Hardware and algorithms for ultrasonic depth imaging

Ivan Dokmanić, Ivan Tashev

Research output: Chapter in Book/Report/Conference proceedingConference contribution

Abstract

Depth imaging is commonly based on light. For example, LIDAR and Kinect use infrared light, while stereo cameras use visible light. These systems require hardware operating at high sampling frequencies, precise calibration, and they dissipate significant power. In this paper, we investigate the potential of ultrasound for image and depth acquisition, with applications to human-computer interaction and skeletal tracking in mind. We use a loudspeaker array and a microphone array to sense the scene. We discuss a technique for offline loudspeaker beamforming (commonly used for microphone beamforming) which enables us to significantly increase the frame rate. Further, we propose a sound-source-localization-based method for computing the depth image, giving a substantial improvement over the näive time-of-flight approach. We designed inexpensive hardware with eight elements per array to obtain both the depth and the intensity images. Even with this limited number of transducers we obtain promising experimental results.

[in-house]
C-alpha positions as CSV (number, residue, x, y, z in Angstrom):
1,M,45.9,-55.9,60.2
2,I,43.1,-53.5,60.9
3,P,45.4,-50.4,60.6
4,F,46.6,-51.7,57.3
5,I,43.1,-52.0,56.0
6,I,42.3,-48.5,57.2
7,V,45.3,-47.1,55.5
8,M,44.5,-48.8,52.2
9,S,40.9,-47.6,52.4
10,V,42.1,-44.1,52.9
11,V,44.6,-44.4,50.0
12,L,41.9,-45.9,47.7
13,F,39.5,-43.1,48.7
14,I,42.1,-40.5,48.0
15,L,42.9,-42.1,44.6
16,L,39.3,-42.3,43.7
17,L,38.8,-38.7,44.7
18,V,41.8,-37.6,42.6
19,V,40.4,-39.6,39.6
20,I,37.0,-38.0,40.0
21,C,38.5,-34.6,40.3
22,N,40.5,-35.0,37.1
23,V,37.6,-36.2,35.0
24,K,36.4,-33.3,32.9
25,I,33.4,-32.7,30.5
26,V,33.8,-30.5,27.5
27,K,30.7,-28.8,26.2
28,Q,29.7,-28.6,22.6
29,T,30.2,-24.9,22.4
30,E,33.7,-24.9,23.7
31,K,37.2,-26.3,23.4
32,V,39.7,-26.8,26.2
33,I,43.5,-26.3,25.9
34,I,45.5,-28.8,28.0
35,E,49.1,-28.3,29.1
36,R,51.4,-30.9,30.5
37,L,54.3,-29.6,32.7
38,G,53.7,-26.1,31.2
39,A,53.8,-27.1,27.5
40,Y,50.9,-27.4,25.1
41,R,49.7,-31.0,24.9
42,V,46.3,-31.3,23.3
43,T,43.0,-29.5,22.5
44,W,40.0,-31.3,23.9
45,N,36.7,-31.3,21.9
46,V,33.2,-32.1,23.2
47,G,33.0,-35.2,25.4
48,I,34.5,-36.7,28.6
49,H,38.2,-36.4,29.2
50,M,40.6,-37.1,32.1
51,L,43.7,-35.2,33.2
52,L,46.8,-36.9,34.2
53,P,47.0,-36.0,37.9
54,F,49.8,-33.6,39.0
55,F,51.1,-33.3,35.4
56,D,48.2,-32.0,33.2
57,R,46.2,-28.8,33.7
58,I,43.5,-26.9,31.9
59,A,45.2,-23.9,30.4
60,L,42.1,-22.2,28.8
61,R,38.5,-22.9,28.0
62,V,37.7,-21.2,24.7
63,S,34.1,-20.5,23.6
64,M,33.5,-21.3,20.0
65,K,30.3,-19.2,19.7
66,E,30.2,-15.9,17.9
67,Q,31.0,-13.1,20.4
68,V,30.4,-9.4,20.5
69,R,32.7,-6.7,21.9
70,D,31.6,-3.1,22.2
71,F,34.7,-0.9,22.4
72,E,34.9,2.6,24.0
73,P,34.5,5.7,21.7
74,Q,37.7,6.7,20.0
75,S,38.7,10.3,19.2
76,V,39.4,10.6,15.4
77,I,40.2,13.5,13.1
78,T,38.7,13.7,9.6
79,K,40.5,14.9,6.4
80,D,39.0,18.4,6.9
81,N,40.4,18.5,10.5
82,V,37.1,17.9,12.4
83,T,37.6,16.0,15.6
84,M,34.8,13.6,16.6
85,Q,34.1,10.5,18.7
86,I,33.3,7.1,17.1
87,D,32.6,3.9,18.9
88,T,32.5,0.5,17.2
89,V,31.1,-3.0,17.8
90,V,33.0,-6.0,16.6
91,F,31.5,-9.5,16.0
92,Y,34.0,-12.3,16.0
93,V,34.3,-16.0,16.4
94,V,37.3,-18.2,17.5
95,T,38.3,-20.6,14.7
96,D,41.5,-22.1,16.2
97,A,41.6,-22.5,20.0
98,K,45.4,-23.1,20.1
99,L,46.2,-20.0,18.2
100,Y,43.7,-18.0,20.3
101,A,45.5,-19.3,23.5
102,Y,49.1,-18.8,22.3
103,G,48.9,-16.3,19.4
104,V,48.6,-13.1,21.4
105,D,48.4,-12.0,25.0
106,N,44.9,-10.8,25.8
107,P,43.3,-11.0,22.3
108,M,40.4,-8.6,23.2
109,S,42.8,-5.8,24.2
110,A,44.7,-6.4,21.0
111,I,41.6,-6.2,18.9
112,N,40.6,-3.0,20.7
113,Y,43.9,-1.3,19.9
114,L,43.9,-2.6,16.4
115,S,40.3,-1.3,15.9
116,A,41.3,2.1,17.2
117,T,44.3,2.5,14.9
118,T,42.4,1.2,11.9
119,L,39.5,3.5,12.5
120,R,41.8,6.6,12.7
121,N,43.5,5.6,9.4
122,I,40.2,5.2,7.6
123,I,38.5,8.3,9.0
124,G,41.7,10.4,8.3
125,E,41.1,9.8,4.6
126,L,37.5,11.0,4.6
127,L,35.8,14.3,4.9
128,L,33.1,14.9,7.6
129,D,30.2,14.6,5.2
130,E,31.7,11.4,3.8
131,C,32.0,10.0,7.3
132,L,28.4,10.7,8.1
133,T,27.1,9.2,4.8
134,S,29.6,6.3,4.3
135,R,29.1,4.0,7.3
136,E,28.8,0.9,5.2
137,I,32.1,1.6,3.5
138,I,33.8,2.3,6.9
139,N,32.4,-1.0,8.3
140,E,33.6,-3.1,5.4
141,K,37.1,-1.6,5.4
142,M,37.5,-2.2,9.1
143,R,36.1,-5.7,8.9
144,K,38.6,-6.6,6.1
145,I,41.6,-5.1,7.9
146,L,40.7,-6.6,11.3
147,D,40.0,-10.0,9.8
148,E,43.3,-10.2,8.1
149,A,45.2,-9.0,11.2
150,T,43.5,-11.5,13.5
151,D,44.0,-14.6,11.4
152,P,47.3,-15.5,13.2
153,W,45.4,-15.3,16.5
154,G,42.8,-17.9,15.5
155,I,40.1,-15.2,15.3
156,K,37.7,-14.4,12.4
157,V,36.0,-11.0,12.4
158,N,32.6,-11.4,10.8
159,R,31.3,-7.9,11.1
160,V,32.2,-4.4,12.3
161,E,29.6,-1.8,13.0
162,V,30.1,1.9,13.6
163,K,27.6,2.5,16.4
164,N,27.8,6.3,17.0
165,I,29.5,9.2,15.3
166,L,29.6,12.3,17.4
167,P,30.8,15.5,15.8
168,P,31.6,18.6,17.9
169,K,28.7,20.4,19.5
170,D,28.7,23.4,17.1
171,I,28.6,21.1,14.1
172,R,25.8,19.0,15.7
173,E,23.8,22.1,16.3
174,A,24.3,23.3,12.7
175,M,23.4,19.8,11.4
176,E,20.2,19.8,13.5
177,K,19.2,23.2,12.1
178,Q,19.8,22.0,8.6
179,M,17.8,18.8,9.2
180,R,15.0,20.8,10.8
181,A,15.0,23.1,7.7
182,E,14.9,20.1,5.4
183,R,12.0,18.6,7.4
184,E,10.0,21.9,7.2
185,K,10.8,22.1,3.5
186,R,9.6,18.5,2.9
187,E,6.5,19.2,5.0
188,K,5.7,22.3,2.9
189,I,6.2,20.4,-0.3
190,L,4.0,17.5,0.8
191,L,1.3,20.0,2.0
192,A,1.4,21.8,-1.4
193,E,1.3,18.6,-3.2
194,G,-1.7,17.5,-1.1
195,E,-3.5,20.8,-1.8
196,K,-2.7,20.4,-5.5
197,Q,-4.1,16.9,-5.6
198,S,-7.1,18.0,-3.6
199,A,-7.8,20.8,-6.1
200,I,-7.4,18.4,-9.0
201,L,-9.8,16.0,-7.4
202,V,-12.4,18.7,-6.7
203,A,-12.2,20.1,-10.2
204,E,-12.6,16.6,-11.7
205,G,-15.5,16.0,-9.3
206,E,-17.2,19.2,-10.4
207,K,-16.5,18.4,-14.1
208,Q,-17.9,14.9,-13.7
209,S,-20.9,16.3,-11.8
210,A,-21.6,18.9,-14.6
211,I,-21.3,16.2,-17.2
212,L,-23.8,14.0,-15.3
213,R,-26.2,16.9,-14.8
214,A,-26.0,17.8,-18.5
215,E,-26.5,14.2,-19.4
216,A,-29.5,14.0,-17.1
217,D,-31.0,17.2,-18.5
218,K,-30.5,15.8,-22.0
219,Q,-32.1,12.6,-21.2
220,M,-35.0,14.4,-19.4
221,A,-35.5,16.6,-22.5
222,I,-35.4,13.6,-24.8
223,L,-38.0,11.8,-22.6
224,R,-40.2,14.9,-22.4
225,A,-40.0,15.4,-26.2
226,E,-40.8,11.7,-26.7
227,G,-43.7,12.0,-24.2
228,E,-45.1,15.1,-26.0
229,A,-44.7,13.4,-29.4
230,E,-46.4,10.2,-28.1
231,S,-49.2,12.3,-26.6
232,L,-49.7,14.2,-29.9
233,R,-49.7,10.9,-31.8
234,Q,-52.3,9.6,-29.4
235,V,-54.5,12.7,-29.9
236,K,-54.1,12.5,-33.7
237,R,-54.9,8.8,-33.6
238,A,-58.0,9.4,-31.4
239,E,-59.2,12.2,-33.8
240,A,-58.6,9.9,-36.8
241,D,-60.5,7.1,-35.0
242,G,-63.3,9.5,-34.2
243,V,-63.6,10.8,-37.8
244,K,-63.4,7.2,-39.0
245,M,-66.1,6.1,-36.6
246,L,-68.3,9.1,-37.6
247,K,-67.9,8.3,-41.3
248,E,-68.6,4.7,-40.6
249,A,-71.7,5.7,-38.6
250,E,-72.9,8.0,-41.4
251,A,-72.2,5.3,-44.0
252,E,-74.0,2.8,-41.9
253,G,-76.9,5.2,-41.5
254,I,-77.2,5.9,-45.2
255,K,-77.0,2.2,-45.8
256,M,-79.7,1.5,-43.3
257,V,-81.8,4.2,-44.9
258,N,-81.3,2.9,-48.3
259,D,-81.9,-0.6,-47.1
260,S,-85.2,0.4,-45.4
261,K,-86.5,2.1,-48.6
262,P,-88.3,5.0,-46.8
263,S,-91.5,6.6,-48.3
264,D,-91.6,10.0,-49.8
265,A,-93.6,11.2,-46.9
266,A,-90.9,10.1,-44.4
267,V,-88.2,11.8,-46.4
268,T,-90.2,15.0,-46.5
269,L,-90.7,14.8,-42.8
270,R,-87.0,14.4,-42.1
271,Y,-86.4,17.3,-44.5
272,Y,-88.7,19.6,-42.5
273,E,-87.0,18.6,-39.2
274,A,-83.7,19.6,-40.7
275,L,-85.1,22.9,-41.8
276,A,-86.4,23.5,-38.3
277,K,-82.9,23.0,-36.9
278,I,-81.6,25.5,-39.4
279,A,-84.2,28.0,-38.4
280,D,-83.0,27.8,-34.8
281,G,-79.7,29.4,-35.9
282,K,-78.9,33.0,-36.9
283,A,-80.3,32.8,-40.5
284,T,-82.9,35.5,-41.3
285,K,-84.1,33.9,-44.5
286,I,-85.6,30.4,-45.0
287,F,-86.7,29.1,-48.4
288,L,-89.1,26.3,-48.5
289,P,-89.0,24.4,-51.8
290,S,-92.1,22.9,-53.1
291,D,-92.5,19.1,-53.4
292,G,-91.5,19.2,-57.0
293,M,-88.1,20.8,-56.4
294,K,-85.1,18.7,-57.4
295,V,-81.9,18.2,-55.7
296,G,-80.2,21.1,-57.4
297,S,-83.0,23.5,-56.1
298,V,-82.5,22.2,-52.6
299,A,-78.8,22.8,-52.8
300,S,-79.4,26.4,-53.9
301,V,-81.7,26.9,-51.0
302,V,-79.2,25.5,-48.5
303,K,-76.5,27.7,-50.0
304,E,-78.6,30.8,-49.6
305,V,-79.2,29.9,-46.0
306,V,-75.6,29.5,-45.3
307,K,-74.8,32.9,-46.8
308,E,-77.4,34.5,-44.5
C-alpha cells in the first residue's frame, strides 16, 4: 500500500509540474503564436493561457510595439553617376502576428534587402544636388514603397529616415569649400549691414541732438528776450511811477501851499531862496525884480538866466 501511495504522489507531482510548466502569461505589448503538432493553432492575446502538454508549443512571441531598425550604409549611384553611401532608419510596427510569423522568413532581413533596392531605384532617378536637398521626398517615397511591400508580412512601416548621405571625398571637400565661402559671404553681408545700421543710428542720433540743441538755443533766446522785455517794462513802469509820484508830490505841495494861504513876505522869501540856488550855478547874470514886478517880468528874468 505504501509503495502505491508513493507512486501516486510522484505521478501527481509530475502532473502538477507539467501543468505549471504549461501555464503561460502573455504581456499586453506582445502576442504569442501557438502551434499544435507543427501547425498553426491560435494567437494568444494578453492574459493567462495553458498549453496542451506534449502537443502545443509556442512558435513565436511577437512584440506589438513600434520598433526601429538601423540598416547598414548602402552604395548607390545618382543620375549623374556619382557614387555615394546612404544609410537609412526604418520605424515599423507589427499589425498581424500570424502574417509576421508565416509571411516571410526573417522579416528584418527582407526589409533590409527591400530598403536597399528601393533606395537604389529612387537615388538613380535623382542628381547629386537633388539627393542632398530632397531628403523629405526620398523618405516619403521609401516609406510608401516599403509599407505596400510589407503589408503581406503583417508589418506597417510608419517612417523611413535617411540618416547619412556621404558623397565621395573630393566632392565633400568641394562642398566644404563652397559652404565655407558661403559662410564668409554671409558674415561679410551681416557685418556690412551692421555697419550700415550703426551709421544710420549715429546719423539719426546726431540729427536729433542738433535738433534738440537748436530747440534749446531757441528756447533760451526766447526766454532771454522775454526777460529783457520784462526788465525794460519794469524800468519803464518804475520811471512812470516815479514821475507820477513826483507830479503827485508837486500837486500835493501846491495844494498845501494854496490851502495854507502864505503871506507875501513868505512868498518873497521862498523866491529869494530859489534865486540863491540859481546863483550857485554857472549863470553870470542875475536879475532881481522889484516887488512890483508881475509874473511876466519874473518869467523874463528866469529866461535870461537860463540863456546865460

Original languageEnglish (US)
Title of host publication2014 IEEE International Conference on Acoustics, Speech, and Signal Processing, ICASSP 2014
PublisherInstitute of Electrical and Electronics Engineers Inc.
Pages6702-6706
Number of pages5
ISBN (Print)9781479928927
DOIs
StatePublished - 2014
Externally publishedYes
Event2014 IEEE International Conference on Acoustics, Speech, and Signal Processing, ICASSP 2014 - Florence, Italy
Duration: May 4 2014May 9 2014

Publication series

NameICASSP, IEEE International Conference on Acoustics, Speech and Signal Processing - Proceedings
ISSN (Print)1520-6149

Other

Other2014 IEEE International Conference on Acoustics, Speech, and Signal Processing, ICASSP 2014
Country/TerritoryItaly
CityFlorence
Period5/4/145/9/14

Keywords

  • Ultrasound
  • array processing
  • beamforming
  • depth imaging
  • skeletal tracking
  • sound source localization

ASJC Scopus subject areas

  • Software
  • Signal Processing
  • Electrical and Electronic Engineering

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